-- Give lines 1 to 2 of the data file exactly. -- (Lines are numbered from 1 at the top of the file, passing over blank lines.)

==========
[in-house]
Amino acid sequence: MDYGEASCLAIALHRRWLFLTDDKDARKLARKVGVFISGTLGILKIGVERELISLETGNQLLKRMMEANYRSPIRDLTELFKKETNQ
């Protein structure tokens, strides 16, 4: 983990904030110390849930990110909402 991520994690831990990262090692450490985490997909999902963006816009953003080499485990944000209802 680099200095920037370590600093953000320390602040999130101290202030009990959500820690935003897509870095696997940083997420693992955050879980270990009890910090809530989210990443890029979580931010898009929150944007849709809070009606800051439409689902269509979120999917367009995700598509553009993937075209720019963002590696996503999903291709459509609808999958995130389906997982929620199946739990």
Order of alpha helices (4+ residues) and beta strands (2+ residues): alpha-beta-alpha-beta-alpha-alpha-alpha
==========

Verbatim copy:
[in-house]
Amino acid sequence: MDYGEASCLAIALHRRWLFLTDDKDARKLARKVGVFISGTLGILKIGVERELISLETGNQLLKRMMEANYRSPIRDLTELFKKETNQ